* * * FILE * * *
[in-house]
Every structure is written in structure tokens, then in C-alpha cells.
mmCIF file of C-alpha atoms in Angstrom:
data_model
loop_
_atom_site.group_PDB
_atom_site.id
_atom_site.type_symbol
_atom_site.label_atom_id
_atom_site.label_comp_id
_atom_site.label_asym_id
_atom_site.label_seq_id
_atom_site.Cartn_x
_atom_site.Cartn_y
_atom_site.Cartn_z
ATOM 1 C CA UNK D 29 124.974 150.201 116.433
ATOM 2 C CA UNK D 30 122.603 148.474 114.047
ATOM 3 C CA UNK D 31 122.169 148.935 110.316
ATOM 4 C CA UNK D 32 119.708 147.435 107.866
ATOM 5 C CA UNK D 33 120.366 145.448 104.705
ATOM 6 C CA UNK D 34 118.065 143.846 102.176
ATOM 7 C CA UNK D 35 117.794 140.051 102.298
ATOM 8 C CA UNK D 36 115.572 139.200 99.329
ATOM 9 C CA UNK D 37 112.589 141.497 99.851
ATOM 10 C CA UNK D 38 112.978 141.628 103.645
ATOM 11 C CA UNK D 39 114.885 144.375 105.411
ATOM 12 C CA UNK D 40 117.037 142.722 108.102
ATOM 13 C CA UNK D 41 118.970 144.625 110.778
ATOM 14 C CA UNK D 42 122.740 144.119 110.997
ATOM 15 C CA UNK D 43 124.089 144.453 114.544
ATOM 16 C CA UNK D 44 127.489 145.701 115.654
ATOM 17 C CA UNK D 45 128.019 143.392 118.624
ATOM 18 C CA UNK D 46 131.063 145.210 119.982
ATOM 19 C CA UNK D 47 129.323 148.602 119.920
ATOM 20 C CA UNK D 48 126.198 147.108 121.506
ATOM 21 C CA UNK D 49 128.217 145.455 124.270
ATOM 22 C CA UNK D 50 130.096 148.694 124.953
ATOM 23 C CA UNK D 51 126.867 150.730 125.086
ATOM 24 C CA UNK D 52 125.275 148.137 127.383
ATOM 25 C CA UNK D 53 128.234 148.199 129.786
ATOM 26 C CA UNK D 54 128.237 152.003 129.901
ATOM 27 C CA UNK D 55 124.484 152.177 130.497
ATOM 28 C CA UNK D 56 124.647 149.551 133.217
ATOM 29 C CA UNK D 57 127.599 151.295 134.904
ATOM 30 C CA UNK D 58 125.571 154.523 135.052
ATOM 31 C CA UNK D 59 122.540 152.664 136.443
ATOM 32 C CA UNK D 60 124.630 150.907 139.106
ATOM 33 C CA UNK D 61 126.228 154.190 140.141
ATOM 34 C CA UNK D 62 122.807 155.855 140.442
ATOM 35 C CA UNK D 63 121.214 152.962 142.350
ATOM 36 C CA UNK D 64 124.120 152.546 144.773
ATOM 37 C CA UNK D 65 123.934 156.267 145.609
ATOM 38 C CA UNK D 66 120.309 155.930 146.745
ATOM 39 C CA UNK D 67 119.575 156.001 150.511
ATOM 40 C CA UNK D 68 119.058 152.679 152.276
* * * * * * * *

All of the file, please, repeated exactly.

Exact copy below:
[in-house]
Every structure is written in structure tokens, then in C-alpha cells.
mmCIF file of C-alpha atoms in Angstrom:
data_model
loop_
_atom_site.group_PDB
_atom_site.id
_atom_site.type_symbol
_atom_site.label_atom_id
_atom_site.label_comp_id
_atom_site.label_asym_id
_atom_site.label_seq_id
_atom_site.Cartn_x
_atom_site.Cartn_y
_atom_site.Cartn_z
ATOM 1 C CA UNK D 29 124.974 150.201 116.433
ATOM 2 C CA UNK D 30 122.603 148.474 114.047
ATOM 3 C CA UNK D 31 122.169 148.935 110.316
ATOM 4 C CA UNK D 32 119.708 147.435 107.866
ATOM 5 C CA UNK D 33 120.366 145.448 104.705
ATOM 6 C CA UNK D 34 118.065 143.846 102.176
ATOM 7 C CA UNK D 35 117.794 140.051 102.298
ATOM 8 C CA UNK D 36 115.572 139.200 99.329
ATOM 9 C CA UNK D 37 112.589 141.497 99.851
ATOM 10 C CA UNK D 38 112.978 141.628 103.645
ATOM 11 C CA UNK D 39 114.885 144.375 105.411
ATOM 12 C CA UNK D 40 117.037 142.722 108.102
ATOM 13 C CA UNK D 41 118.970 144.625 110.778
ATOM 14 C CA UNK D 42 122.740 144.119 110.997
ATOM 15 C CA UNK D 43 124.089 144.453 114.544
ATOM 16 C CA UNK D 44 127.489 145.701 115.654
ATOM 17 C CA UNK D 45 128.019 143.392 118.624
ATOM 18 C CA UNK D 46 131.063 145.210 119.982
ATOM 19 C CA UNK D 47 129.323 148.602 119.920
ATOM 20 C CA UNK D 48 126.198 147.108 121.506
ATOM 21 C CA UNK D 49 128.217 145.455 124.270
ATOM 22 C CA UNK D 50 130.096 148.694 124.953
ATOM 23 C CA UNK D 51 126.867 150.730 125.086
ATOM 24 C CA UNK D 52 125.275 148.137 127.383
ATOM 25 C CA UNK D 53 128.234 148.199 129.786
ATOM 26 C CA UNK D 54 128.237 152.003 129.901
ATOM 27 C CA UNK D 55 124.484 152.177 130.497
ATOM 28 C CA UNK D 56 124.647 149.551 133.217
ATOM 29 C CA UNK D 57 127.599 151.295 134.904
ATOM 30 C CA UNK D 58 125.571 154.523 135.052
ATOM 31 C CA UNK D 59 122.540 152.664 136.443
ATOM 32 C CA UNK D 60 124.630 150.907 139.106
ATOM 33 C CA UNK D 61 126.228 154.190 140.141
ATOM 34 C CA UNK D 62 122.807 155.855 140.442
ATOM 35 C CA UNK D 63 121.214 152.962 142.350
ATOM 36 C CA UNK D 64 124.120 152.546 144.773
ATOM 37 C CA UNK D 65 123.934 156.267 145.609
ATOM 38 C CA UNK D 66 120.309 155.930 146.745
ATOM 39 C CA UNK D 67 119.575 156.001 150.511
ATOM 40 C CA UNK D 68 119.058 152.679 152.276